If there is royalty amongst sea salt
Fleur de Sel would be it.
French sea salt is acclaimed by top chefs the world over and is also the most expensive sea salt there is.
So let's have a look and find out if all the hype about French Fleur de Sel is warranted.
Literally translated as "flower of salt," Fleur de Sel gourmet sea salt is one of the finest and rarest salts in the world.
It is defined not only by its collection method, an ancient type of hand-harvesting, but also by its location.
With so many other sea salts in the world, though, what makes this French sea salt so special, and why is it so expensive?
There are a variety of sea salts on the market, but there is nothing quite like French Sea Salt - Fleur de Sel just stands out in so many unique ways.
Grey sea salt
The color is gray or pinkish, due not to processing but to the sand and algae present in the reservoirs.
The texture is fairly unique, too. It's a moist salt with up to 10% water content, and the flakes are delicate crystals. Once you see them, you'll understand why the French call it "flower."
The flavor, of course, is what everyone is looking for. It's very delicate, with a haunting aftertaste that will leave you thinking of the ocean. Table salt tastes almost bitter in comparison with it.
Due to the subtle flavor, to say nothing of the price tag, it's a waste to use this French sea salt in ordinary cooking or baking where its unique taste will be lost in the final dish. Instead, use it like the chefs do as a finishing salt.
The fine tang and airy crispness of the flakes are a beautiful last touch on dishes as varied as lamb chops and caramels.
If you're wondering why anyone would pay this much for simple salt, get a little and compare it with that big box of table salt you've been using.
I guarantee you'll find you've been missing out.
French Sea Salt is harvested in France just off the coast of Brittany in regions such as Guerande, which is known for its salt marshes.
The town of Guérande and the nearby islands of Noirmoutier and Re’ have the only remaining, traditionally-hand harvested salt marshes in France.
Salt sold in the three locations are labeled with the name of origin, so salt from Noirmoutier is called Sel Marin de Noirmoutier and salt from Guérande is called Sel Marin de Guérande.
Salt was being harvested in Guerande as early as the year 868.
The salt was gathered by women only, since men were considered too rough for the delicate work, and it was carried into town in heavy bowls which the women carried on their heads since the paths were too narrow.
By the year 1500, the salt marshes had expanded to cover over 1200 hectares, about 80% of the current size. They're currently so big that they actually show up on some maps of France.
Guerande's salt marshes with their lady harvesters supplied most of the salt throughout Brittany until the mid-1800s, when a salt mine was built and provided heavy competition.
Together with a tax imposed several decades prior by Napoleon Bonaparte himself, this led to the Guerande's downfall as a purveyor of table salt throughout the region.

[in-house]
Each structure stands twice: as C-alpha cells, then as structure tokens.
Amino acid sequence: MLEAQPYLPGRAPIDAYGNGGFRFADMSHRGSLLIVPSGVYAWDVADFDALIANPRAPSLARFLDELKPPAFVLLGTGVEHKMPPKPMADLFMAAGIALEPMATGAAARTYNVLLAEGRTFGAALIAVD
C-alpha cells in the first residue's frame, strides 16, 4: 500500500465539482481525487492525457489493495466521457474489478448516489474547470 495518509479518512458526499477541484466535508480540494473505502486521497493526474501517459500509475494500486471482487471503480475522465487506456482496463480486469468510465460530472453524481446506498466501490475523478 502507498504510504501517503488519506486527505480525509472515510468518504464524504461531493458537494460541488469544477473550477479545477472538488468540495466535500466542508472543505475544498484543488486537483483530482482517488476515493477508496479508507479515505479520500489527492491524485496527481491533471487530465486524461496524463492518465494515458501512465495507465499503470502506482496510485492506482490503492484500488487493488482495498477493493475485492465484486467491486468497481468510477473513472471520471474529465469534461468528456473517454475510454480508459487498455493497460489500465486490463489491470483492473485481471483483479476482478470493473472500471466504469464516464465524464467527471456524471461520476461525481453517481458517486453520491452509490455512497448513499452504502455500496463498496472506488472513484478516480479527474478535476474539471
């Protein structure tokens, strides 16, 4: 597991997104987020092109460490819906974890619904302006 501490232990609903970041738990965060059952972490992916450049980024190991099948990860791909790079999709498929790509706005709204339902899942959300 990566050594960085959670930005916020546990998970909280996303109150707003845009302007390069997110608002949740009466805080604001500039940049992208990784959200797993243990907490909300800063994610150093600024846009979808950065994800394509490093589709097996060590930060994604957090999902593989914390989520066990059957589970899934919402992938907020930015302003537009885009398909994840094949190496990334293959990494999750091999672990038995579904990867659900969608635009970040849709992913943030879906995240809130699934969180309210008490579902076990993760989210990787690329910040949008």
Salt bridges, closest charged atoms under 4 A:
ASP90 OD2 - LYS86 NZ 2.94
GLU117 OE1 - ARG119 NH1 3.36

Celtic (pronounced kel-tic with a hard "c") sea salt has been produced by the same hand methods of "salt farming" off the Brittany Coast for centuries.
It is naturally air and sun dried in clay ponds and then the entire harvesting process is done the traditional way by hand with wooden tools.
The only machines involved are the trucks that take the salt to be packaged and shipped off.
The salt is unrefined and so contains all 84 elements found in sea water and is unadulterated with no anti-caking additives or bleaching.
This is the historic way salt has been produced for thousands of years and is the kind of salt spoken of so favorably in the Bible.
These water reservoirs are fed by channels carrying sea water. When the tide is high, the reservoirs fill; when it goes out, the remaining water evaporates until there is just an inch or two left.
Once the water is low, the salt crystallizes in two layers - this is when the magic starts happening.
While they now use men in addition to women and carry the salt in wheelbarrows instead of in bowls on their heads, the entire harvesting process is still done the traditional way by hand.
The bulk of the 15,000-ton harvest comes from the coarse, gray salt below the surface, which is harvest mechanically. It's also a fine product, but it's no comparison to the Fleur de Sel gourmet sea salt that floats above it.
It's also a fine product, but is no comparison to the Fleur de Sel gourmet sea salt that floats above it.
Natural celtic sea salt is light grey in color, which comes from the sea minerals and clay found in the salt flats. The clay ionizes the minerals in the salt, making it even more beneficial.
There are several other towns in Brittany that also manufacture a product of the same name, but their methods are slightly different, so the product comes out a distinctly different.
In addition to the French salts, a similar salt has also been hand-collected in Portugal and Spain throughout history.
A fleur de sel is also been hand-collected both in Canada near Vancouver Island and in Brazil.